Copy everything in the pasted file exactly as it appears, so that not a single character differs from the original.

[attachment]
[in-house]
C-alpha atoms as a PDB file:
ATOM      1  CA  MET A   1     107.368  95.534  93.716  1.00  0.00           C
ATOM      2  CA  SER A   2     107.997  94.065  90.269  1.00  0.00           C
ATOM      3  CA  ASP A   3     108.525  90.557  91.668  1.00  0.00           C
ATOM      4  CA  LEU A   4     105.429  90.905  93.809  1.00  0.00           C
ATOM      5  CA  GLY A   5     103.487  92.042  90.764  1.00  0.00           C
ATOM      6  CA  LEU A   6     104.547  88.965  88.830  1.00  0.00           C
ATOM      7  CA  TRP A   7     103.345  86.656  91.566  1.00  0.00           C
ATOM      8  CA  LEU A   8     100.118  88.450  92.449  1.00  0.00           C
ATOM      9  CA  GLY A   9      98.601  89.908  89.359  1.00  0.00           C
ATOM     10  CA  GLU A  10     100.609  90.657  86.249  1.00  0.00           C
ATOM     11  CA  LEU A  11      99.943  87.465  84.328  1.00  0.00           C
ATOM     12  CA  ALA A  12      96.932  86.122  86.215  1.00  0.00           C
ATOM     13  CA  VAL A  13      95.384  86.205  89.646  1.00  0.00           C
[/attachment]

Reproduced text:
[in-house]
C-alpha atoms as a PDB file:
ATOM      1  CA  MET A   1     107.368  95.534  93.716  1.00  0.00           C
ATOM      2  CA  SER A   2     107.997  94.065  90.269  1.00  0.00           C
ATOM      3  CA  ASP A   3     108.525  90.557  91.668  1.00  0.00           C
ATOM      4  CA  LEU A   4     105.429  90.905  93.809  1.00  0.00           C
ATOM      5  CA  GLY A   5     103.487  92.042  90.764  1.00  0.00           C
ATOM      6  CA  LEU A   6     104.547  88.965  88.830  1.00  0.00           C
ATOM      7  CA  TRP A   7     103.345  86.656  91.566  1.00  0.00           C
ATOM      8  CA  LEU A   8     100.118  88.450  92.449  1.00  0.00           C
ATOM      9  CA  GLY A   9      98.601  89.908  89.359  1.00  0.00           C
ATOM     10  CA  GLU A  10     100.609  90.657  86.249  1.00  0.00           C
ATOM     11  CA  LEU A  11      99.943  87.465  84.328  1.00  0.00           C
ATOM     12  CA  ALA A  12      96.932  86.122  86.215  1.00  0.00           C
ATOM     13  CA  VAL A  13      95.384  86.205  89.646  1.00  0.00           C